The exhibition ‘De anatomische les. Van Rembrandt tot Damien Hirst‘, which opened a few weeks ago in the Gemeentemuseum The Hague, brings together all of the ten ‘anatomy lessons’ that have been painted in the Netherlands during the seventeenth century. By showing also seventeenth-century chirurgical instruments and items like anatomical preparations, a connection is made between these paintings and the medical practice of the seventeenth century. However, a more challenging confrontation is created by the contemporary art objects that the exhibition also features. Art objects by Atelier van Lieshout, Francis Bacon, Berlinde De Bruyckere, Matthew Day Jackson, Lucio Fontana, Mona Hatoum, Paul Thek, Marc Quinn and Damien Hirst show how the seventeenth-century question about ‘who we are’ is still one that haunts us. Now, in The Hague, we can see how art reflects and has reflected on this question.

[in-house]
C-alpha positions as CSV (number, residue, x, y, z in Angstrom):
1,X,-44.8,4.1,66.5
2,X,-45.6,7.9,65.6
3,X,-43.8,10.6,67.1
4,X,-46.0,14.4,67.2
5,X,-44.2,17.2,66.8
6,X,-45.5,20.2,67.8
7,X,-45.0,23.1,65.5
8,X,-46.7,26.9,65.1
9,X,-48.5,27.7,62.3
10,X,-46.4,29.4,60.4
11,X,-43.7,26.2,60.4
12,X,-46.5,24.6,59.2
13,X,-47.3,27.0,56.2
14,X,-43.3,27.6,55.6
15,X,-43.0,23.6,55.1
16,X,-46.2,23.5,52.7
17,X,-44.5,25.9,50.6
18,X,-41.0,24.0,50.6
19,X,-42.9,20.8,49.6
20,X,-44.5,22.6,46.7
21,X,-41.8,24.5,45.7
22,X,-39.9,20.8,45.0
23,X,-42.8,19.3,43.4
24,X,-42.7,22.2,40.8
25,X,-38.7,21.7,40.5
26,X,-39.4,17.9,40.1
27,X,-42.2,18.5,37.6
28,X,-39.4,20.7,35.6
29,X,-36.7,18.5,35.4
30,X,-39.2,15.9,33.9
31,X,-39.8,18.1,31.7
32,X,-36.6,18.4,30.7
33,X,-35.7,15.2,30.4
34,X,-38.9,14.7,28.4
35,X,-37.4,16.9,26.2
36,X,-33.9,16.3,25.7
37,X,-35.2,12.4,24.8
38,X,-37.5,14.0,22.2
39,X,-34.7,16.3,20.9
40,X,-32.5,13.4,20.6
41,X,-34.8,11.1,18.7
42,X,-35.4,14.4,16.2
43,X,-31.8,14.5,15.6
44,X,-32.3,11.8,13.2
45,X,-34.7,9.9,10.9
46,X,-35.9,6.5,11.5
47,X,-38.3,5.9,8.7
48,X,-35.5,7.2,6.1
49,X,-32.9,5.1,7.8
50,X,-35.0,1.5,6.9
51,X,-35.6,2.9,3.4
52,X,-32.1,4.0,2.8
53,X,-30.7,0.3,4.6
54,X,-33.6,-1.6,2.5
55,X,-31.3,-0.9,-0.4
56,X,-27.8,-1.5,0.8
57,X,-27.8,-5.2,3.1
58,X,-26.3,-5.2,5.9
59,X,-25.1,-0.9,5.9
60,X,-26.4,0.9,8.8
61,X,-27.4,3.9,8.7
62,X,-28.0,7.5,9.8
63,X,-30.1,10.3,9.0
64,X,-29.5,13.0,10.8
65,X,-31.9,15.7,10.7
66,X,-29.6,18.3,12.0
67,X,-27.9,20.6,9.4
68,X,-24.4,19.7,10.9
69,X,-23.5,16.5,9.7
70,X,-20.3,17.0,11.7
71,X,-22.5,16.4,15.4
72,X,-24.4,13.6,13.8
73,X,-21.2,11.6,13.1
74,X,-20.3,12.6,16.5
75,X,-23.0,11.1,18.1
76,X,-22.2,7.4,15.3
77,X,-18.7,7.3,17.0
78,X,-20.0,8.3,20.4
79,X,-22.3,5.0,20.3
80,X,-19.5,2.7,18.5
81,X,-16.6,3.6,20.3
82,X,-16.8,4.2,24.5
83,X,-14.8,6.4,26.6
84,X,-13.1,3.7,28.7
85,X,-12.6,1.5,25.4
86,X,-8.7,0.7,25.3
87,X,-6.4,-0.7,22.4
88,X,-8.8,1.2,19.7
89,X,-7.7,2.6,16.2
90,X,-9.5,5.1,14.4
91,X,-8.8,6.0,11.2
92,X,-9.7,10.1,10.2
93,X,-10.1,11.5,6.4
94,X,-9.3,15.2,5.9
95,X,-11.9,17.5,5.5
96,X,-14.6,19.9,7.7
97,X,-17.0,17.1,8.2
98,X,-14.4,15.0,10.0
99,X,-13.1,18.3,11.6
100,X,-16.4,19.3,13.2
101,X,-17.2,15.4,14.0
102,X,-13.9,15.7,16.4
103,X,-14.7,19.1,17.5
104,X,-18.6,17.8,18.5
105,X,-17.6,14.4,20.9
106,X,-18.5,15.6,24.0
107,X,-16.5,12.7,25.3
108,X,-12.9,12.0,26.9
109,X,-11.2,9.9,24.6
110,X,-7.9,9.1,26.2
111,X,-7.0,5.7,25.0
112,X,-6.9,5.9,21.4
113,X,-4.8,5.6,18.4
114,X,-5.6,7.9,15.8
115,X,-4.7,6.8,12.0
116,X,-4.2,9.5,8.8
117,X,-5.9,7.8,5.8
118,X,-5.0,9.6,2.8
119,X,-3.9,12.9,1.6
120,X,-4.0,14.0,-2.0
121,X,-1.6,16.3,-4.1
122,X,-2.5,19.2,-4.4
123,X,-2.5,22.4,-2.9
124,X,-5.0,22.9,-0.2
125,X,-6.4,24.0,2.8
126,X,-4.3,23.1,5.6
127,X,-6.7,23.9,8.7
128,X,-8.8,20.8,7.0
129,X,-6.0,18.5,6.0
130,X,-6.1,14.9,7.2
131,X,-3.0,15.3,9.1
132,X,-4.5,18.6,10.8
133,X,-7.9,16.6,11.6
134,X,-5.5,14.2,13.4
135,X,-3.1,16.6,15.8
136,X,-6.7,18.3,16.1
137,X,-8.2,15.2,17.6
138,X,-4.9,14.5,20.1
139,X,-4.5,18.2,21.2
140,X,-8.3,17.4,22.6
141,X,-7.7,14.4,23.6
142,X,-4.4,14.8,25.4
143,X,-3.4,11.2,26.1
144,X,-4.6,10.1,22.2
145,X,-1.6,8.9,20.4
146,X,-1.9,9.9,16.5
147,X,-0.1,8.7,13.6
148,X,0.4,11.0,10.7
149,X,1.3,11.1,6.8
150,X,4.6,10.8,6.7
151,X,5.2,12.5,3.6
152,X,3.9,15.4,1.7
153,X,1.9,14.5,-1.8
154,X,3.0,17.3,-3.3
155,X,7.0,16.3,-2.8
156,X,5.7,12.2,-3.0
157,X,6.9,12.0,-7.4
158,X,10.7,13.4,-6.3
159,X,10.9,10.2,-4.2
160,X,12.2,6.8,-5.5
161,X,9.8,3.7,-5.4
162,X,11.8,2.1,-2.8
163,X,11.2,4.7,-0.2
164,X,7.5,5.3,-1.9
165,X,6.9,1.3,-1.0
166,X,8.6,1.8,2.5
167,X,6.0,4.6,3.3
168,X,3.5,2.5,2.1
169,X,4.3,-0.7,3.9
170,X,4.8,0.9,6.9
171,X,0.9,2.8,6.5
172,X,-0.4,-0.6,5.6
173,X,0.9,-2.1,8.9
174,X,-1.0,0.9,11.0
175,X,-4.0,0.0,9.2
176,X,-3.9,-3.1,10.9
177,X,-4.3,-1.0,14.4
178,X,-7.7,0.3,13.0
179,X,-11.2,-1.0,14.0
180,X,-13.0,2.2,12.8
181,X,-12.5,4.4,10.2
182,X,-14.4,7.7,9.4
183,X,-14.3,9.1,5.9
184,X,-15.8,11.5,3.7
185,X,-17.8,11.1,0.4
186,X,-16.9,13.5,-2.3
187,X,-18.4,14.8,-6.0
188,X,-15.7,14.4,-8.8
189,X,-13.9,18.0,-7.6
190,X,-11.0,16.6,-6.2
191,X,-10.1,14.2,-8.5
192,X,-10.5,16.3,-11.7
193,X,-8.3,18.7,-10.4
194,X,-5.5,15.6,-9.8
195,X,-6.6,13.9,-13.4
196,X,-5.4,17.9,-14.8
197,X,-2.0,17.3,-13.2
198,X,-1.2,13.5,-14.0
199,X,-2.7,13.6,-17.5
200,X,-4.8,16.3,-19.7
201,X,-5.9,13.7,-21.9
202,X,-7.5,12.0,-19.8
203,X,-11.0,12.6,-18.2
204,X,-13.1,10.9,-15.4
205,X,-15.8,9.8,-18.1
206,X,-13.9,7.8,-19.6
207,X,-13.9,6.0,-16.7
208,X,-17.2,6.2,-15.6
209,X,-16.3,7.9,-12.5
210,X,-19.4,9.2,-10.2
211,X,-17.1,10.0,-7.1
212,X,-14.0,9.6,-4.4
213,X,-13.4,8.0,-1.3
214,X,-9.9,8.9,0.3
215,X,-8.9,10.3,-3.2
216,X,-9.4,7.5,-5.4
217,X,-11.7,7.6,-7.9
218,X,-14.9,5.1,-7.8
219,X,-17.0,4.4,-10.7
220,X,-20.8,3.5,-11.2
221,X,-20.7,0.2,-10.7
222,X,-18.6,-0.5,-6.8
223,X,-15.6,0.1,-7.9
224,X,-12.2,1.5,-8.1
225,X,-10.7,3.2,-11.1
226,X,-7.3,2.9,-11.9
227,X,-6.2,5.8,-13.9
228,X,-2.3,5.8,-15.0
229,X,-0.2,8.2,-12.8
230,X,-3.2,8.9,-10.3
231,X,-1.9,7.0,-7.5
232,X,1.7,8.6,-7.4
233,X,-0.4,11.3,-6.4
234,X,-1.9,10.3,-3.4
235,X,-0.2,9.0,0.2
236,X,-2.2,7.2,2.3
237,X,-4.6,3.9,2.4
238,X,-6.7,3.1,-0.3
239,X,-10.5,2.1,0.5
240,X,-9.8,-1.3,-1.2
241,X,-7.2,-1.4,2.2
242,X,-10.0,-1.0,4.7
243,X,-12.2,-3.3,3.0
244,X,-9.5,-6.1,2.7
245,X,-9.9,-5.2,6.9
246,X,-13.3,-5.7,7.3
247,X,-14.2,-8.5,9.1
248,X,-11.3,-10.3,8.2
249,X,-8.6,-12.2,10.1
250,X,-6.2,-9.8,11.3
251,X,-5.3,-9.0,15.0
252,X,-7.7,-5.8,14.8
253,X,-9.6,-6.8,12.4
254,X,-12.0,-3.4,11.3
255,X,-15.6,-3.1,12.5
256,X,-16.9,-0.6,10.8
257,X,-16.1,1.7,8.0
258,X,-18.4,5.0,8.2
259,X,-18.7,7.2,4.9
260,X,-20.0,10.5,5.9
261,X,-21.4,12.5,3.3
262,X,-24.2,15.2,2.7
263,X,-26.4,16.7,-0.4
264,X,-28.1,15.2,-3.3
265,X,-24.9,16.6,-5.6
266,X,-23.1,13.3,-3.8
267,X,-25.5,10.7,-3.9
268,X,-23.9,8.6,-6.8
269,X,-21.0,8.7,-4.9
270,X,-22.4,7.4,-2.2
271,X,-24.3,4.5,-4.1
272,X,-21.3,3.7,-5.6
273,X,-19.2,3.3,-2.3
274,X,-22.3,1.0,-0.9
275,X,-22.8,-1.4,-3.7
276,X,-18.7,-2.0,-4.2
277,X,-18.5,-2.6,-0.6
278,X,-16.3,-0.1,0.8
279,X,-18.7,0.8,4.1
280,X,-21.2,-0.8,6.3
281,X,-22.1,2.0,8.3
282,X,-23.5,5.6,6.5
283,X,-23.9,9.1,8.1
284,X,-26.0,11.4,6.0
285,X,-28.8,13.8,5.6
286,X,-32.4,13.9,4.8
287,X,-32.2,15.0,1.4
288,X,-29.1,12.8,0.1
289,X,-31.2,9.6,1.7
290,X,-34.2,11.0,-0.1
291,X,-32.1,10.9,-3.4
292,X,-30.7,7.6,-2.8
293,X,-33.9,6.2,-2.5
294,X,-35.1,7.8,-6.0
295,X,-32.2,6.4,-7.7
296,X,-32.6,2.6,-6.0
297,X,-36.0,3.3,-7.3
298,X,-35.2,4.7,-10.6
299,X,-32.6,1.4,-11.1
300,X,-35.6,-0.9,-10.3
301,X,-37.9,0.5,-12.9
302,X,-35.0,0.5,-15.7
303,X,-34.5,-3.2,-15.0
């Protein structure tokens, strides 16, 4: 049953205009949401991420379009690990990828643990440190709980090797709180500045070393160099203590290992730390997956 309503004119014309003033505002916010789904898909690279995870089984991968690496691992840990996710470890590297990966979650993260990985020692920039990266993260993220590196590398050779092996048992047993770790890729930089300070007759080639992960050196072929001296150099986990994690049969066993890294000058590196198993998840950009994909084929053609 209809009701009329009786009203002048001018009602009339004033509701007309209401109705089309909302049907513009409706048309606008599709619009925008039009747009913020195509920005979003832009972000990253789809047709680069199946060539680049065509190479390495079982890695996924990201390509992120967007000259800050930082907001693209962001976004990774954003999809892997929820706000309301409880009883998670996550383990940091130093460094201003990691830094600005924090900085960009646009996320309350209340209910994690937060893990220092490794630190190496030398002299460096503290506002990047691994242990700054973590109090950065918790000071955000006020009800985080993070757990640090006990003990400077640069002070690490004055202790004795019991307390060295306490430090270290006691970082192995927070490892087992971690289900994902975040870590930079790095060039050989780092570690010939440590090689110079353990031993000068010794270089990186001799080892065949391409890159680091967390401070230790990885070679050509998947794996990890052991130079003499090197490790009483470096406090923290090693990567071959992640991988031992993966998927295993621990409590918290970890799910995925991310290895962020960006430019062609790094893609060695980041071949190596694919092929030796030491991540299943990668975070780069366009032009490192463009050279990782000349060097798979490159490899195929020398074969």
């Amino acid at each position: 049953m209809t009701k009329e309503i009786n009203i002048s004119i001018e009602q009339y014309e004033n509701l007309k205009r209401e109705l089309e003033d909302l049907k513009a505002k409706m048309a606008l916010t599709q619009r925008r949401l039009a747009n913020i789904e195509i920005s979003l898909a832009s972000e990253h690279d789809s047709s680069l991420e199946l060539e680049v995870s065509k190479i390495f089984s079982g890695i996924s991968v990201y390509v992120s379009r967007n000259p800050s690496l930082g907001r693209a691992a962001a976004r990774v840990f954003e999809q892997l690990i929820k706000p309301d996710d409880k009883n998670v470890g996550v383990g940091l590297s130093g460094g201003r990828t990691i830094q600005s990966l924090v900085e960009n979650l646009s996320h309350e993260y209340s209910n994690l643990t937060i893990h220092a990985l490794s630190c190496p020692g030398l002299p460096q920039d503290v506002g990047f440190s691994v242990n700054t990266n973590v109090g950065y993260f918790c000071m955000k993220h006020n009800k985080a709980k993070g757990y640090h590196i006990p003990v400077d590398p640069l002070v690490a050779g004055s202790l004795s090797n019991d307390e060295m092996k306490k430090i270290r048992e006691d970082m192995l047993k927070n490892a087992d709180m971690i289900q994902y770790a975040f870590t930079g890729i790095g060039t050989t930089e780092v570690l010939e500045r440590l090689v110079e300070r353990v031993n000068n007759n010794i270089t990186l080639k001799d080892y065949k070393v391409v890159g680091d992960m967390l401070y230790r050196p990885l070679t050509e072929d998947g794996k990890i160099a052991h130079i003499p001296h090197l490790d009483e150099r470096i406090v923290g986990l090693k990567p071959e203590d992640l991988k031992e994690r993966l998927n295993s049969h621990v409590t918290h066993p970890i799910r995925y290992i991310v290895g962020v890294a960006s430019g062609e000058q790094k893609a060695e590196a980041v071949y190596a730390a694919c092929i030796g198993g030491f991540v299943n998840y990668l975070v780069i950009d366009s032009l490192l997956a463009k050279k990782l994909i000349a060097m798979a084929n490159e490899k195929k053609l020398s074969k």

(picture: Rembrandt van Rijn, The Anatomy Lesson of Dr Jan Deijman (fragment), 1656, oil on canvas, 113 x 135 cm, Amsterdam Museum)